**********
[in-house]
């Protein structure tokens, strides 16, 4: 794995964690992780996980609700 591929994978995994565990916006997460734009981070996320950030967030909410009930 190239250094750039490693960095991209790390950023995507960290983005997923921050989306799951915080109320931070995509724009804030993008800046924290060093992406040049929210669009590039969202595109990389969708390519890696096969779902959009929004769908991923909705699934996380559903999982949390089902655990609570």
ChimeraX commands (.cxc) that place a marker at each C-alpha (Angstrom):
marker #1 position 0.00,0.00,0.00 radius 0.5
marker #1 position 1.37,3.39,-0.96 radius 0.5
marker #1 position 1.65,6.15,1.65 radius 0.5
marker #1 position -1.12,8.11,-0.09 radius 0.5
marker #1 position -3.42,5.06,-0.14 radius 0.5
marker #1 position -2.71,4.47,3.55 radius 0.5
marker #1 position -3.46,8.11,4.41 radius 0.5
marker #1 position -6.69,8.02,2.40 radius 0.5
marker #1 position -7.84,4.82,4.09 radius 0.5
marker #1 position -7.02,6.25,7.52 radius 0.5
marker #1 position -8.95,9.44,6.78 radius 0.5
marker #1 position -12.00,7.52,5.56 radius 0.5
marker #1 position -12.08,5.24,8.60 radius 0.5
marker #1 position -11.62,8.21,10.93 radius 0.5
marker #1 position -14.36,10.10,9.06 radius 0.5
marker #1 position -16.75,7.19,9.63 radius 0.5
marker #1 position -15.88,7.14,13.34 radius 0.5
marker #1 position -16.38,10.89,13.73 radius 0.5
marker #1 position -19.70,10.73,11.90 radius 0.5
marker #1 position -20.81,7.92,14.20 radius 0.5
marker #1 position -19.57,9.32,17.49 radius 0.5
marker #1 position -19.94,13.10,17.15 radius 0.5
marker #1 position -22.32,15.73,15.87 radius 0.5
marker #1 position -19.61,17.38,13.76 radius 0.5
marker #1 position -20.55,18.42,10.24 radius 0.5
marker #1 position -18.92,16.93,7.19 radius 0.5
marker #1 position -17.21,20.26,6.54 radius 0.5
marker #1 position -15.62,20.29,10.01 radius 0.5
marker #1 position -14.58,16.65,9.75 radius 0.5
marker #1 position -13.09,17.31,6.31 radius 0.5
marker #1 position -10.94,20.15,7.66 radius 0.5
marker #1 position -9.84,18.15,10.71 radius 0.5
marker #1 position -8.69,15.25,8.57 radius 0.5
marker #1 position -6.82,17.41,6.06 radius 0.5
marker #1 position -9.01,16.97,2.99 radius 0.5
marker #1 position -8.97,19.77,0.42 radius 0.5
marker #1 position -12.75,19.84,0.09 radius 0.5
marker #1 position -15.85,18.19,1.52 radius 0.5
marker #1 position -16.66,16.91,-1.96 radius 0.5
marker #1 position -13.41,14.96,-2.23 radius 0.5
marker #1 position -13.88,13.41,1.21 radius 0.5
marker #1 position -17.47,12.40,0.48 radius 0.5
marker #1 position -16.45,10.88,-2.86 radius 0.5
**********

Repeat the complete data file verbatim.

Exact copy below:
[in-house]
């Protein structure tokens, strides 16, 4: 794995964690992780996980609700 591929994978995994565990916006997460734009981070996320950030967030909410009930 190239250094750039490693960095991209790390950023995507960290983005997923921050989306799951915080109320931070995509724009804030993008800046924290060093992406040049929210669009590039969202595109990389969708390519890696096969779902959009929004769908991923909705699934996380559903999982949390089902655990609570």
ChimeraX commands (.cxc) that place a marker at each C-alpha (Angstrom):
marker #1 position 0.00,0.00,0.00 radius 0.5
marker #1 position 1.37,3.39,-0.96 radius 0.5
marker #1 position 1.65,6.15,1.65 radius 0.5
marker #1 position -1.12,8.11,-0.09 radius 0.5
marker #1 position -3.42,5.06,-0.14 radius 0.5
marker #1 position -2.71,4.47,3.55 radius 0.5
marker #1 position -3.46,8.11,4.41 radius 0.5
marker #1 position -6.69,8.02,2.40 radius 0.5
marker #1 position -7.84,4.82,4.09 radius 0.5
marker #1 position -7.02,6.25,7.52 radius 0.5
marker #1 position -8.95,9.44,6.78 radius 0.5
marker #1 position -12.00,7.52,5.56 radius 0.5
marker #1 position -12.08,5.24,8.60 radius 0.5
marker #1 position -11.62,8.21,10.93 radius 0.5
marker #1 position -14.36,10.10,9.06 radius 0.5
marker #1 position -16.75,7.19,9.63 radius 0.5
marker #1 position -15.88,7.14,13.34 radius 0.5
marker #1 position -16.38,10.89,13.73 radius 0.5
marker #1 position -19.70,10.73,11.90 radius 0.5
marker #1 position -20.81,7.92,14.20 radius 0.5
marker #1 position -19.57,9.32,17.49 radius 0.5
marker #1 position -19.94,13.10,17.15 radius 0.5
marker #1 position -22.32,15.73,15.87 radius 0.5
marker #1 position -19.61,17.38,13.76 radius 0.5
marker #1 position -20.55,18.42,10.24 radius 0.5
marker #1 position -18.92,16.93,7.19 radius 0.5
marker #1 position -17.21,20.26,6.54 radius 0.5
marker #1 position -15.62,20.29,10.01 radius 0.5
marker #1 position -14.58,16.65,9.75 radius 0.5
marker #1 position -13.09,17.31,6.31 radius 0.5
marker #1 position -10.94,20.15,7.66 radius 0.5
marker #1 position -9.84,18.15,10.71 radius 0.5
marker #1 position -8.69,15.25,8.57 radius 0.5
marker #1 position -6.82,17.41,6.06 radius 0.5
marker #1 position -9.01,16.97,2.99 radius 0.5
marker #1 position -8.97,19.77,0.42 radius 0.5
marker #1 position -12.75,19.84,0.09 radius 0.5
marker #1 position -15.85,18.19,1.52 radius 0.5
marker #1 position -16.66,16.91,-1.96 radius 0.5
marker #1 position -13.41,14.96,-2.23 radius 0.5
marker #1 position -13.88,13.41,1.21 radius 0.5
marker #1 position -17.47,12.40,0.48 radius 0.5
marker #1 position -16.45,10.88,-2.86 radius 0.5